Publication date: 26 November 2015
As from 1 January 2016, you will face fewer risks of having to pay high (health care) costs in the event you hire or continue to employ experienced employees who have reached the statutory pension age. What obstacles will be removed by the ‘Working After Pension Age Act’?
The period of the obligation to continue to pay wages for employees who are incapacitated for work and entitled to AOW will be shortened. The employer is obliged to continue pay the incapacitated employee who is entitled to AOW for a period of 13 weeks (instead of having to continue to pay wages for the normal period of 104 weeks). If the employee will become incapacitated for work upon or after reaching the state pension age, and the employment contract will end before the period of 13 weeks has lapsed, the employee will be entitled to sickness benefits for the remaining period. These sickness benefits will, in principle, be recovered directly from the employer.
The prohibition against termination of employment during an employee’s illness will be shortened to 13 weeks. In 2018, the obligation to continue to pay wages and the prohibition against termination will be further reduced to 6 weeks.
In addition, the rehabilitation obligations will be limited. Thus, the employer and the employee entitled to AOW no longer have to make an action plan. Also, the employer no longer has to look for work at another business if it is obvious that there is no suitable work within the business of the employer (the so-called ‘second track’ reintegration). Transitional arrangements will apply to employees who become incapacitated for work before 1 January 2016 and will reach the pensionable age before 1 July 2016 so that they will be entitled to a longer period of both continued payment of wages and prohibition against termination of employment during illness.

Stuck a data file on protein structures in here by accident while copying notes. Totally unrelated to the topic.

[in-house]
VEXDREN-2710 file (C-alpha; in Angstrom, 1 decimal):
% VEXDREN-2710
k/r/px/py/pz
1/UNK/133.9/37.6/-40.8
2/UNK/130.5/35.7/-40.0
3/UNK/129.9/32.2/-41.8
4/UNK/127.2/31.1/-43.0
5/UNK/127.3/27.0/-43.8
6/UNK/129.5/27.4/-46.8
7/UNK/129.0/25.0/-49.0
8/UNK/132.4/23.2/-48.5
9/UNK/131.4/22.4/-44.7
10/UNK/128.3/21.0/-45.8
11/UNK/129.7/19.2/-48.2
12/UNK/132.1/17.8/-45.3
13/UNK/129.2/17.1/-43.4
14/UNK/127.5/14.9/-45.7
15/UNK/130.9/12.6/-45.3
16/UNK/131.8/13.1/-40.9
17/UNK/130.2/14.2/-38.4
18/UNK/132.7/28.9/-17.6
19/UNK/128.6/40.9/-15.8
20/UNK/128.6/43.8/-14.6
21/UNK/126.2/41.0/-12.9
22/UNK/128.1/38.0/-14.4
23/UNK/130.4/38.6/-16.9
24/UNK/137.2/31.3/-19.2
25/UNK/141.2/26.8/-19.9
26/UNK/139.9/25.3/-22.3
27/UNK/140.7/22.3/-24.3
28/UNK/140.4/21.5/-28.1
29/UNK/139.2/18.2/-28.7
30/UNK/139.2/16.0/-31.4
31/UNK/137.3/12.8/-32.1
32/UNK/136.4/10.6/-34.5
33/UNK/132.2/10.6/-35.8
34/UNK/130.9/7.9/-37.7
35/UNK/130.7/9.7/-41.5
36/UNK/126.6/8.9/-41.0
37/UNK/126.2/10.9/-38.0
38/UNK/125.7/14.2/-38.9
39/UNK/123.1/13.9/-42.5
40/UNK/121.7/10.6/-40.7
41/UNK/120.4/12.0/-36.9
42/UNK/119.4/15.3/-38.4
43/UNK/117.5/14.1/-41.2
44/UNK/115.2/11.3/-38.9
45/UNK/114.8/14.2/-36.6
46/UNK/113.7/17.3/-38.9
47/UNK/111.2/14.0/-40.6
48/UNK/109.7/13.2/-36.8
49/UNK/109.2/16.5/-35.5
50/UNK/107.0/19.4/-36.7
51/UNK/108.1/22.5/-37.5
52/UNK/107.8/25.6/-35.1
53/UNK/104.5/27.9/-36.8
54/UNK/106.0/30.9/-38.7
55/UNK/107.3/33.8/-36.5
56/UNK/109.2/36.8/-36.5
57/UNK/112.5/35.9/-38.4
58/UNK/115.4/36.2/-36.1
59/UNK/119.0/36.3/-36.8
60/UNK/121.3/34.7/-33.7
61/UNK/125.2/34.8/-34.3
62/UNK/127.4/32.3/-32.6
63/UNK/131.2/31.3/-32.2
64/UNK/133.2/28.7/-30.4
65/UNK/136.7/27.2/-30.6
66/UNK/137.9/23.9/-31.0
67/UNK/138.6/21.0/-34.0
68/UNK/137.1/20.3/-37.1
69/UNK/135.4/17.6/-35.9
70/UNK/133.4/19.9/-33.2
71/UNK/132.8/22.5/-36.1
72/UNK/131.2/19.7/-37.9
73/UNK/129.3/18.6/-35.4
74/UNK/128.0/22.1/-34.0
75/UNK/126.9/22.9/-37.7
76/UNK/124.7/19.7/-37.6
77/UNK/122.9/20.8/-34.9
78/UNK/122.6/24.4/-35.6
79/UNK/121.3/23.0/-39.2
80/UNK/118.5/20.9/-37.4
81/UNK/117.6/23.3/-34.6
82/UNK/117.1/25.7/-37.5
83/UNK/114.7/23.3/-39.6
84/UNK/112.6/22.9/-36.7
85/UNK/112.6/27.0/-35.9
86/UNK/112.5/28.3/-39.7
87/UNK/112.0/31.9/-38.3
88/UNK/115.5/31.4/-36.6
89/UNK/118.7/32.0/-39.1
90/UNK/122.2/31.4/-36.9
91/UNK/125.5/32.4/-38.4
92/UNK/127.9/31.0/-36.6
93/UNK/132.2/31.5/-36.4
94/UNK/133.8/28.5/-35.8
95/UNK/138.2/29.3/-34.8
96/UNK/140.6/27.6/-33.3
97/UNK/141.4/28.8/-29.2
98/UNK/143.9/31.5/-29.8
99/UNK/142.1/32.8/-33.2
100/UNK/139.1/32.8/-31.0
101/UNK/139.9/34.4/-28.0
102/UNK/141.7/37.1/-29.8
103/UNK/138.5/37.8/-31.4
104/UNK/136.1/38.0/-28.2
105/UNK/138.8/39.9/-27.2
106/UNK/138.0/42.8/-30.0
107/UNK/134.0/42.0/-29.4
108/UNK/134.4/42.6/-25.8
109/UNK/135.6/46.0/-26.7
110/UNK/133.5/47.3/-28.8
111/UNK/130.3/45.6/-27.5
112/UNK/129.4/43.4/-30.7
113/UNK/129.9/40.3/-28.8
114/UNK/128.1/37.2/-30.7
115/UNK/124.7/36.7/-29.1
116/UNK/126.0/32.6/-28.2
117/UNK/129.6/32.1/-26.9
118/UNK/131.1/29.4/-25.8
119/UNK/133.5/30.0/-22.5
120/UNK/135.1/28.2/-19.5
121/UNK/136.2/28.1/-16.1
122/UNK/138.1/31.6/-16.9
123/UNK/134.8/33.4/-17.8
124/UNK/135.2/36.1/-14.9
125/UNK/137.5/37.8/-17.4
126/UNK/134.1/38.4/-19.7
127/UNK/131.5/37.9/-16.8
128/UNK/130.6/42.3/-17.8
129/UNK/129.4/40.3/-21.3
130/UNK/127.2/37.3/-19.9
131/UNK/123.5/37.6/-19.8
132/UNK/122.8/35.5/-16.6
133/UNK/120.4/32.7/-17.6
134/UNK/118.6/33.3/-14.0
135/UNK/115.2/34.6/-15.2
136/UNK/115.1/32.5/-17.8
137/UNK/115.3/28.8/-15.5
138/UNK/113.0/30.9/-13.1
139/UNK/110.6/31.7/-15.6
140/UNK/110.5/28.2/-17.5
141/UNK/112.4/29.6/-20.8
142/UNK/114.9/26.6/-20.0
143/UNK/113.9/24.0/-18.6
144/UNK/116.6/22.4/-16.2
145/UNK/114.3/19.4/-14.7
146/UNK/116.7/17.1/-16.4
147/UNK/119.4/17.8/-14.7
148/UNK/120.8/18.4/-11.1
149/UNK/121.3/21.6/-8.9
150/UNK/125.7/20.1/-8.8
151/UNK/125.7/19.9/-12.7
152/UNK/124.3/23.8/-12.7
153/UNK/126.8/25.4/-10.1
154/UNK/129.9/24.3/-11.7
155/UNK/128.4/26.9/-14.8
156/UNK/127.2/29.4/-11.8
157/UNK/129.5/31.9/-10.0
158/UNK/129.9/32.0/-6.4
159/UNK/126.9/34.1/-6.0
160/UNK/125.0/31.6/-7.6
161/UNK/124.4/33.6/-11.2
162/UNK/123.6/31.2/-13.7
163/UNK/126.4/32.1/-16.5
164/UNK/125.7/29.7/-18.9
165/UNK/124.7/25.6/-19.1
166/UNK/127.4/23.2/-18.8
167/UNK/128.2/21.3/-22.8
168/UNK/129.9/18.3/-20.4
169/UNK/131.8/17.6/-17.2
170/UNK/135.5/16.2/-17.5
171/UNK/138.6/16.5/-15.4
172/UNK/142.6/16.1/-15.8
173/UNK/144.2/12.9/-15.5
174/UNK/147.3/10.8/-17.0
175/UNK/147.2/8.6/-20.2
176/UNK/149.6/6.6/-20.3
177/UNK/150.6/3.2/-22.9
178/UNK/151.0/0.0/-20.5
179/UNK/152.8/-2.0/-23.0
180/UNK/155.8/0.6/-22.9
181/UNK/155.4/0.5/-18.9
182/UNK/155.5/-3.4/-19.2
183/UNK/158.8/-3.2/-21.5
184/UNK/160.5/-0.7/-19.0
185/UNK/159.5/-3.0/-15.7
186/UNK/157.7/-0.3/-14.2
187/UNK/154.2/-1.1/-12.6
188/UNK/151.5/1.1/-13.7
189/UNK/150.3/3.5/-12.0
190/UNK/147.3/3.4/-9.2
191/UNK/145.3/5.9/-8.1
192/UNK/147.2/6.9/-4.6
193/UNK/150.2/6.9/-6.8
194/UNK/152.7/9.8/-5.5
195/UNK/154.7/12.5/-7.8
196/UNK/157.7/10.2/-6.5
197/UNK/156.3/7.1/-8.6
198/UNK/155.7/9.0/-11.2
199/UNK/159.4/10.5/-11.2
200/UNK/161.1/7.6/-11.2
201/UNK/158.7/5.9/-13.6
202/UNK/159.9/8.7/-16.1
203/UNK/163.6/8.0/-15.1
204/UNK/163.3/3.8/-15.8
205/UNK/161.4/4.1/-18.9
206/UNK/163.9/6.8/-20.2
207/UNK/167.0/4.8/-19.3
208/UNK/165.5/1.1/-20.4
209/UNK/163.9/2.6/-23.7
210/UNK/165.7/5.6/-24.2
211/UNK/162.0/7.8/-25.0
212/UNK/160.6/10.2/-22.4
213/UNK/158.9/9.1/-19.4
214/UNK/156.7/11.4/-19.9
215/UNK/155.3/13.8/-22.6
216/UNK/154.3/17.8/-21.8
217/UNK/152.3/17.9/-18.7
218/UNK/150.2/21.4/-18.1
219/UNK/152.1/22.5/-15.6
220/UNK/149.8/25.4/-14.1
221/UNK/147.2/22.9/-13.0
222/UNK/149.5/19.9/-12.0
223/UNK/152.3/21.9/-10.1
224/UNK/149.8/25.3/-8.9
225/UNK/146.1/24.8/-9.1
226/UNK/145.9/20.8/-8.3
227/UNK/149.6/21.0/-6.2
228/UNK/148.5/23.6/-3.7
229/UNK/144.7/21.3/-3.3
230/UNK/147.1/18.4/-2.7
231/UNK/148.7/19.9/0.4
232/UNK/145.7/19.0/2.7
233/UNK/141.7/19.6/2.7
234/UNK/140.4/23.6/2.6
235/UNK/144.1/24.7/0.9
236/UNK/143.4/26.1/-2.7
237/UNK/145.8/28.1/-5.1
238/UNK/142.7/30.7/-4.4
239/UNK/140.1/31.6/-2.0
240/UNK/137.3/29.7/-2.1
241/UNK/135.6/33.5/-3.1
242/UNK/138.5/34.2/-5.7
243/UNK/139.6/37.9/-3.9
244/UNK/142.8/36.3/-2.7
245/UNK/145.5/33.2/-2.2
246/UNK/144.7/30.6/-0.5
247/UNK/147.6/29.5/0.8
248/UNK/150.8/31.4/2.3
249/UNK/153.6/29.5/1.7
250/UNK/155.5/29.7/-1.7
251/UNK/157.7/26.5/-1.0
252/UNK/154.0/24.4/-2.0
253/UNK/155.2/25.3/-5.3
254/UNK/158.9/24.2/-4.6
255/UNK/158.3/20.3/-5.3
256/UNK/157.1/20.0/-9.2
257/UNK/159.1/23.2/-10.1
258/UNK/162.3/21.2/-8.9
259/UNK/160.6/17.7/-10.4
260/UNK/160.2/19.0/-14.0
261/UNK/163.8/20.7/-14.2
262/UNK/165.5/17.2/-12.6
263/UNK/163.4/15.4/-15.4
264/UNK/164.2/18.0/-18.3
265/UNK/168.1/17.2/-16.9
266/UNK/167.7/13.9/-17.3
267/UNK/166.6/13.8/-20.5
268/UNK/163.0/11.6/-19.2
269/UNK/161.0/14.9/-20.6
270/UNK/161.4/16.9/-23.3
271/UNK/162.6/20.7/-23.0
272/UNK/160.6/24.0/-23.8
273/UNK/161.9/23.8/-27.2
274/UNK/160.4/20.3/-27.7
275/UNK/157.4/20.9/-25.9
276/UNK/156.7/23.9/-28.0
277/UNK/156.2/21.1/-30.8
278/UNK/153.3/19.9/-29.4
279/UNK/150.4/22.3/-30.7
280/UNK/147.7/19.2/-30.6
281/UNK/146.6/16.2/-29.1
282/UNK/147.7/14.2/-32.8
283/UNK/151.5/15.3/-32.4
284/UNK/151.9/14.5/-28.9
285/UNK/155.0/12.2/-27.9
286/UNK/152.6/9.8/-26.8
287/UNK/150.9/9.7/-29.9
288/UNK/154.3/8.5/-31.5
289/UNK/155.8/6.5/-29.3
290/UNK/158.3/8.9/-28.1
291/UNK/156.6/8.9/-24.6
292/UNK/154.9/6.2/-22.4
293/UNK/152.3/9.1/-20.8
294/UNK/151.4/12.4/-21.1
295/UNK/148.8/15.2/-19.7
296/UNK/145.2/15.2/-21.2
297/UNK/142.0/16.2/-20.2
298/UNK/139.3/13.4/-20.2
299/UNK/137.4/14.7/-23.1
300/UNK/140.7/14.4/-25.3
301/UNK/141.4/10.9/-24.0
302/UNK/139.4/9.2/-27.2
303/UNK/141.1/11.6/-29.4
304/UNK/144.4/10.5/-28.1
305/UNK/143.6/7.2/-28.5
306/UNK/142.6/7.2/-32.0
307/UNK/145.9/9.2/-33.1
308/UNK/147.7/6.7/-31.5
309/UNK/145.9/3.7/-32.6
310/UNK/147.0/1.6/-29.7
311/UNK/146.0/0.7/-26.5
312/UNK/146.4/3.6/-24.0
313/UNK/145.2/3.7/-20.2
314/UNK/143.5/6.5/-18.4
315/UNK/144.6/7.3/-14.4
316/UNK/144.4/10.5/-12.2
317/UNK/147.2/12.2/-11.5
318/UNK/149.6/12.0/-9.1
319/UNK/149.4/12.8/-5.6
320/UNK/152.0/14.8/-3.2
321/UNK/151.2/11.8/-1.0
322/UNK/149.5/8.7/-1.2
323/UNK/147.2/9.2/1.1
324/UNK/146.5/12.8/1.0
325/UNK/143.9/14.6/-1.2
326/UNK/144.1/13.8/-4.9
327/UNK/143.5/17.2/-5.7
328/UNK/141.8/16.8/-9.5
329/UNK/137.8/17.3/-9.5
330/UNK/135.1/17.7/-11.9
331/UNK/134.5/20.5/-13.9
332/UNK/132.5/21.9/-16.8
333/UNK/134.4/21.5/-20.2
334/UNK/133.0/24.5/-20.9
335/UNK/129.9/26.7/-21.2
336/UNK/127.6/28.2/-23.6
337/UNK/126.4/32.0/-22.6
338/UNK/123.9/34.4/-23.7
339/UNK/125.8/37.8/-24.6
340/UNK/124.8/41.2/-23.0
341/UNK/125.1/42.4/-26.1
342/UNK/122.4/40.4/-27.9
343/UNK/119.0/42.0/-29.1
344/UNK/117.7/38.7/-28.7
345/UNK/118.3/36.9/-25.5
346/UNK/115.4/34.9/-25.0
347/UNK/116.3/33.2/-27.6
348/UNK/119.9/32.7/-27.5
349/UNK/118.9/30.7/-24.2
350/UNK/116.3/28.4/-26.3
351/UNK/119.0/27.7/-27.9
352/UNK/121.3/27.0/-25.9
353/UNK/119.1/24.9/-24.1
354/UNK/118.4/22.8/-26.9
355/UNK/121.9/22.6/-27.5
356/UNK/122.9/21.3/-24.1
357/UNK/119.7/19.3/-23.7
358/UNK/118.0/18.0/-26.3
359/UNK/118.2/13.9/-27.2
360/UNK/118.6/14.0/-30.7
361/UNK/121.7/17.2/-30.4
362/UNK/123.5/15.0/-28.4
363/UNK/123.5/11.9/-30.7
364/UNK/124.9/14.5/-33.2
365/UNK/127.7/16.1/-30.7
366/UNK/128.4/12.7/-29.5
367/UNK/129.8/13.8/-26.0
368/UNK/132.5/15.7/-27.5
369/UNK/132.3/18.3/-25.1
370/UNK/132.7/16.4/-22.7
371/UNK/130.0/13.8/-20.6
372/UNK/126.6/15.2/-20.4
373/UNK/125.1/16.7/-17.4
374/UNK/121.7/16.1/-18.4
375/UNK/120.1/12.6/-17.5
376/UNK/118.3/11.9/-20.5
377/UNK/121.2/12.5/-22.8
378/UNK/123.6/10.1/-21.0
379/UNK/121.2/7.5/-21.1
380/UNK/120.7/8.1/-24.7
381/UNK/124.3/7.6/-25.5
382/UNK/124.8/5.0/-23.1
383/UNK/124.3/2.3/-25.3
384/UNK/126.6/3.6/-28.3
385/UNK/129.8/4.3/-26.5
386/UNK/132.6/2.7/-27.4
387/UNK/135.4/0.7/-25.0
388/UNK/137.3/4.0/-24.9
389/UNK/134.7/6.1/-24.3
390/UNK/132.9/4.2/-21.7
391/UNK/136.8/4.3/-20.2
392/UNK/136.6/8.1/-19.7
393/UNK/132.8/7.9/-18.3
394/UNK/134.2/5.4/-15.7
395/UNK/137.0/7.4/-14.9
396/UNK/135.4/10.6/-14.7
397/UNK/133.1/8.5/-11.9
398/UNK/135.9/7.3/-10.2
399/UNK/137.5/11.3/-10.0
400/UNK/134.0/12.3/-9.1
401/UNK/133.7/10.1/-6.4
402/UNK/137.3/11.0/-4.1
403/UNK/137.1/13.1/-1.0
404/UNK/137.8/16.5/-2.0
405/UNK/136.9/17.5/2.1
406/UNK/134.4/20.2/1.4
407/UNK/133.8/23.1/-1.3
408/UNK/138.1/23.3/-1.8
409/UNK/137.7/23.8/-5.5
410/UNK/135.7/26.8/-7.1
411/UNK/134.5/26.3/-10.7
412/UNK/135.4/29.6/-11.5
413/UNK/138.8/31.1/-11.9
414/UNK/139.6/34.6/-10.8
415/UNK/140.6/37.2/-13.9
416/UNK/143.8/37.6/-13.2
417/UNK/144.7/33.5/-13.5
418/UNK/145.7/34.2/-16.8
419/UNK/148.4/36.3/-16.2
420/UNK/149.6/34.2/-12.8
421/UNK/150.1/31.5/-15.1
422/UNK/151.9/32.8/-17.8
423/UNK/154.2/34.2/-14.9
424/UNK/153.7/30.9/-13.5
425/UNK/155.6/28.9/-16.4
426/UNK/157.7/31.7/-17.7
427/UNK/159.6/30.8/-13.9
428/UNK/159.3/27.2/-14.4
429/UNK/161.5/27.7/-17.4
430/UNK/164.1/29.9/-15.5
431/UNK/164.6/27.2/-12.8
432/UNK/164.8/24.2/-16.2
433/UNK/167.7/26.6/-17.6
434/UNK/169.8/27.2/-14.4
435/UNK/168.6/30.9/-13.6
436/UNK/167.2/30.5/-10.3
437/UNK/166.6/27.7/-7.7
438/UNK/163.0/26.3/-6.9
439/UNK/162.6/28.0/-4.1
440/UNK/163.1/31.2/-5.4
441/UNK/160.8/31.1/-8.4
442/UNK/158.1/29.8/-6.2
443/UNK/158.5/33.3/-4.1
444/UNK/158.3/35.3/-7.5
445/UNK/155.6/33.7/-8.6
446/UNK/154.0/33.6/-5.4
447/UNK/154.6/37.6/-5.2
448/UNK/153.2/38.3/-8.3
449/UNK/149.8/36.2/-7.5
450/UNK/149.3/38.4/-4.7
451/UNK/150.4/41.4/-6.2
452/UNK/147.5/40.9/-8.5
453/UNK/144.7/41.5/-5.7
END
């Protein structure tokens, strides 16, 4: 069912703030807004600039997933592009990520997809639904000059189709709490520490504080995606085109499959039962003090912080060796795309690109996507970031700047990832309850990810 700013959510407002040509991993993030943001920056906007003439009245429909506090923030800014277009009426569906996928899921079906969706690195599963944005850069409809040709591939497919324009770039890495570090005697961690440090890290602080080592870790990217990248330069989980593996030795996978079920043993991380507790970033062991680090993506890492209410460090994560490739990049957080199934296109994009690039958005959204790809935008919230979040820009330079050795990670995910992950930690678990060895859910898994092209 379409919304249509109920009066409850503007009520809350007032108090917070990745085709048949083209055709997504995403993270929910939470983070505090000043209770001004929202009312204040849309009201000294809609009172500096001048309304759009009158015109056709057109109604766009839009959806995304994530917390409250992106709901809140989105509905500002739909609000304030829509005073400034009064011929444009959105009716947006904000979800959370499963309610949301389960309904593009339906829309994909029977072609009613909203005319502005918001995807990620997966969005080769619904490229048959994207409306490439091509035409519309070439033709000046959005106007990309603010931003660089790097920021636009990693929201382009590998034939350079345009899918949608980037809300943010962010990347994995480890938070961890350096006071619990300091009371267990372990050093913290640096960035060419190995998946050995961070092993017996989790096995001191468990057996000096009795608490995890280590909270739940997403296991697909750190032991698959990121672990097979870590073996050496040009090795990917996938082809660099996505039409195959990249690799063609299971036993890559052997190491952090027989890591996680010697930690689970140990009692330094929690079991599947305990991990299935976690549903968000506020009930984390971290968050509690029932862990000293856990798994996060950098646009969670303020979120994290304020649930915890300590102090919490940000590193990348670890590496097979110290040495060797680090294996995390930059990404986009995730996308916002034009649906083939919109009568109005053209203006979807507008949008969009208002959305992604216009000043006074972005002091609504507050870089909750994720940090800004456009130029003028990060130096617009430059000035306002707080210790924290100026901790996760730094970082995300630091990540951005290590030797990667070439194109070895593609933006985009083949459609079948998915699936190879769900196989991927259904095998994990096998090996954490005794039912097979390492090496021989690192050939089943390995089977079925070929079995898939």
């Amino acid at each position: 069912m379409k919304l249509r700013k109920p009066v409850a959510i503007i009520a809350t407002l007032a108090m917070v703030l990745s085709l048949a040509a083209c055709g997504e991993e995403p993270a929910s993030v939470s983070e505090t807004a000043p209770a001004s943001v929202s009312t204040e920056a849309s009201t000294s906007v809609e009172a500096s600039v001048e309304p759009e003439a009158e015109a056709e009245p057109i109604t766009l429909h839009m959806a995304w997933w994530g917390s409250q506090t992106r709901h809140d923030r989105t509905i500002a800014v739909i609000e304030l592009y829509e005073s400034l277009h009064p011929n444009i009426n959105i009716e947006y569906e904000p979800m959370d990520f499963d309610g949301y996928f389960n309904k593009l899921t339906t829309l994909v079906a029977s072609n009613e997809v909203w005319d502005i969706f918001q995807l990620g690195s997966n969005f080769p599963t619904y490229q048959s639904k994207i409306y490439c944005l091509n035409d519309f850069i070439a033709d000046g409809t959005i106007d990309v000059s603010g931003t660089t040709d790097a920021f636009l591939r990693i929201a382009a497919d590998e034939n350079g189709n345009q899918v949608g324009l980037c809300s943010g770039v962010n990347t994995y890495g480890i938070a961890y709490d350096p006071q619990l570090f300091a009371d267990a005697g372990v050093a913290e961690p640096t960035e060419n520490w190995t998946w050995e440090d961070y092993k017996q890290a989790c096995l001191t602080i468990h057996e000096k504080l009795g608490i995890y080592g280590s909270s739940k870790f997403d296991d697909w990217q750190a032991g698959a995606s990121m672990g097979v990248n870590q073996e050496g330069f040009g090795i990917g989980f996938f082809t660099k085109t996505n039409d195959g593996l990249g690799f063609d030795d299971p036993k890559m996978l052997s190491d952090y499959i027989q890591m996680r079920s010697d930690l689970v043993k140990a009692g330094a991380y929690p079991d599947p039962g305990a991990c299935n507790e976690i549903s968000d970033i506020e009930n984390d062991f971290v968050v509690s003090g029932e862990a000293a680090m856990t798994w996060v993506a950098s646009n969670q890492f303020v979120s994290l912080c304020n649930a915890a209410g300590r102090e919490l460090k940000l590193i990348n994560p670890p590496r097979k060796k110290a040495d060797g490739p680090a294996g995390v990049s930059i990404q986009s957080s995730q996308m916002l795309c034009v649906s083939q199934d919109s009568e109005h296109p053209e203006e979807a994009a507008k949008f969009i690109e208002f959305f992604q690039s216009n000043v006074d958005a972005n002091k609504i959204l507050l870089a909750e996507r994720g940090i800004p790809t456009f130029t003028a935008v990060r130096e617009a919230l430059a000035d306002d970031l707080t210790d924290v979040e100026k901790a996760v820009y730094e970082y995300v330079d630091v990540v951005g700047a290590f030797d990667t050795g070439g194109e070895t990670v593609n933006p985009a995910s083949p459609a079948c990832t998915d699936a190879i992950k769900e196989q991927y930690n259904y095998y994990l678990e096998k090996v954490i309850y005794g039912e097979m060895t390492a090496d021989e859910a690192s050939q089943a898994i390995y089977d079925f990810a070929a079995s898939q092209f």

A standard notice period of one month will apply to the termination of an employment contract concluded with an employee who is entitled to AOW, regardless of the duration of the employment contract. Without this amendment, the usual notice period would apply which could be up to 4 months.
The regulation regarding successive fixed-term contracts will be relaxed for employees entitled to AOW. An employment contract of indefinite duration will take effect after 6 fixed-term contracts (instead of 3) or after a period of 4 years (instead of 2 years). This will allow concluding more and longer fixed-term contracts with an employee entitled to AOW.
The way the employer is allowed to terminate an employment contract of indefinite duration with an employee entitled to AOW depends on whether the employment contract was concluded before or after the AOW entitlement. Since 1 July 2015, the employer has been allowed to terminate an employment contract concluded before the AOW entitlement upon or after the state pension age without the involvement of the UWV or the subdistrict court. The employment contract will be terminated automatically if it contains a pension age termination clause. If the employment contract was concluded for an indefinite period after the state pension age, the normal rules on dismissal will apply. This means, the UWV permission or rescission by the subdistrict court is required to terminate the employment agreement. Regardless of the date the employment contract was concluded (before or after reaching the pension age), the employer does not have to pay transitional compensation upon terminating an employment contract with an employee entitled to AOW.
The ‘Flexible Working Act’ will not apply to employees entitled to AOW. Since 1 July 2015, the ‘The Minimum Wage and Minimum Holiday Allowance Act’ has been effective for employees entitled to AOW, and thus they can claim the statutory minimum wages.
If you would like more information about the options to continue to employ or to hire an employee who is entitled to AOW, or if you have any other question regarding employment law, please contact:
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